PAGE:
TBM-3S Avenger AS.3/4/6
Sword, 1/72 scale
Reviewed by Graham Carter
The Grumman TBF Avenger (designated TBM for aircraft manufactured by General Motors) is an American torpedo bomber developed initially for the United States Navy and Marine Corps, and eventually used by several air and naval aviation services around the world.
The Avenger entered U.S. service in 1942, and first saw action during the Battle of Midway. Despite the loss of five of the six Avengers on its combat debut, it survived in service to become the most effective and widely-used torpedo bomber of World War II, sharing credit for sinking the super-battleships Yamato and Musashi (the only ships of that type sunk exclusively by American aircraft while under way) and being credited for sinking 30 submarines.
Greatly modified after the war, it remained in use until the 1960s.
The TBM-3R was a post-WWII conversion of the TBM-3 to a seven-passenger, Carrier Onboard Delivery (COD) transport.
I am reviewing these two kits together as the sprues are identical and only a couple of transparent parts, as indicated in the instructions, need to be swapped to produce the different variants illustrated on the boxes.
Sword is a Czech kit maker which has gone from strength to strength. I have recently built one of their very early releases, the Beech 17, and these new kits are streets ahead in design, presentation and instructions. The only thing that has not changed is that the parts still come in very flimsy end-opening boxes!
These kits are part of a series of Avenger models that Sword has produced, having previously released a 3R, 3U and ‘Guppy’ variants. Most of these kits have many common parts, the ‘Guppy’ being an exception The box ‘tops’ have nice illustrations of one of the aircraft inside, respectively a Dutch TBM-3S2 Avenger and a Royal Navy TBM-3S ECM6. There is something a bit odd about the tail/elevator area in this latter drawing, it looks a bit out of kilter to my eyes but it is only the box top! The rear has colour profiles of the other decal choices, two in the case of the AS3/4/ECM6 boxing and five in the other boxing.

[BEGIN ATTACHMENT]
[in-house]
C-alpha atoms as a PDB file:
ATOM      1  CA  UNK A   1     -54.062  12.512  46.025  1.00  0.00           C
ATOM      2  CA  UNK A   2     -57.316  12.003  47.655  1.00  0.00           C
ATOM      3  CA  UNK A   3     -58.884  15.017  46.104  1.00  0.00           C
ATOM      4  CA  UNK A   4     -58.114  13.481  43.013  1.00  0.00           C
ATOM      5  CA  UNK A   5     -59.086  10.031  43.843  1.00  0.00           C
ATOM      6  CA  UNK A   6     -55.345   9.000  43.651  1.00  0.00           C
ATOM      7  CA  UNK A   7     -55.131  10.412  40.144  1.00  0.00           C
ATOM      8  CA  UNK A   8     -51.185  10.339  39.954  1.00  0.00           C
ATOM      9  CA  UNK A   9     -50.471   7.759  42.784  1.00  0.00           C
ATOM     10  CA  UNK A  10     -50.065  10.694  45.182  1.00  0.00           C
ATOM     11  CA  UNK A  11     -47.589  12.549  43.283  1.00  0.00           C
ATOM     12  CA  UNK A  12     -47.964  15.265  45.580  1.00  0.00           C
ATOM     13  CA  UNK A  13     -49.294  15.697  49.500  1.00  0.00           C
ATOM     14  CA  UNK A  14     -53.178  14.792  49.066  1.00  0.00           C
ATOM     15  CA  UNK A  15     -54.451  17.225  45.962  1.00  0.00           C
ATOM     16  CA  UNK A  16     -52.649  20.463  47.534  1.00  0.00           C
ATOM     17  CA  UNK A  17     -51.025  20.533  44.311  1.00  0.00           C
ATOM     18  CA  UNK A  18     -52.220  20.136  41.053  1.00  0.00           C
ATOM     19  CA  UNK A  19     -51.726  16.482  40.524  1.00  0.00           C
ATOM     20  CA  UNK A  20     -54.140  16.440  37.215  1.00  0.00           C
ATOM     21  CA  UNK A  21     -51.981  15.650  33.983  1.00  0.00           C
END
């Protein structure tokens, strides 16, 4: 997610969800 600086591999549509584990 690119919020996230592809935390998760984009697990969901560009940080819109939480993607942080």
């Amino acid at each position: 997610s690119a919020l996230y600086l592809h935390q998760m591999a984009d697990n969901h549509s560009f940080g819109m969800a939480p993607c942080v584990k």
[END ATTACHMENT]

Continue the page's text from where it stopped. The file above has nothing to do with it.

As short-run kits there are no locating pins/holes so care will need to be used when joining up major parts. All components are inside a zip-lock bag which comprise two large sprues in mid-grey plastic, one smaller clear sprue, decals and the A5 instruction booklet. Parts are nicely moulded with surface finish as good as any of the major manufacturers, with only a little seam clean-up required on some of the smaller parts.
There is good deal of moulded detail on most of the interior parts and the exterior panel lines are finely done, although the control surfaces could do with more definition.
The searchlight housing is nicely done, as is the undercarriage with its torque links and good tyre treads, and the transparencies are very clear and thin.
The u/c bays will look great with their detailed interior made up of four parts. Only the rear canopies differ between the two variants and the relevant parts are indicated in the instructions.
Speaking of which, the A5 instruction booklet is excellent, made up of a front page description of the aeroplane and its users, then a parts map and six pages of clear construction stages with colour call-outs throughout. There are also details of where to drill holes in the wings to take the different store pylons. The last pages give 4-view decal and camouflage drawings for all schemes with colours by name but no paint manufacturers are noted.
For SW72130 the two choices are:
Avenger AS.3, Royal Canadian Navy , 881sqn, 1955, an
Avenger AS.4/ECM.6, Royal Navy, 831sqn, RAF base Syerton, UK, 1958.
For SW72131, the five choices are:-
Avenger AS.3, Royal Canadian Navy , 826sqn, 1951,
Avenger TBM-3S2, No.6 Flottile, Aeronvale, 1950,
Avenger TBM-3S2, J.M.S.D.F. Kanoya, Sasebo, 1958,
Avenger TBM-3S2, Marine Luchtvaart Dienst, HMS Karel Doorman, 1959, and
Avenger TBM-3S2, VS-23, USN, B.No. 85645
Decals are very nicely produced with good register and colour density.
In summary, these are two excellent kits of two not-so-warlike variants of the well-known Avenger series and both are far better than the ancient Airfix and FROG kits and a bit more detailed and refined than the Academy/Minicraft kits.
Recommended to all 1/72 naval aircraft modellers.
Thanks to Sword Models for the review samples.
Text Copyright © 2021 by Graham Carter
Images Copyright © 2021 by Brett Green
Page Created 10 March, 2021
10 March, 2021
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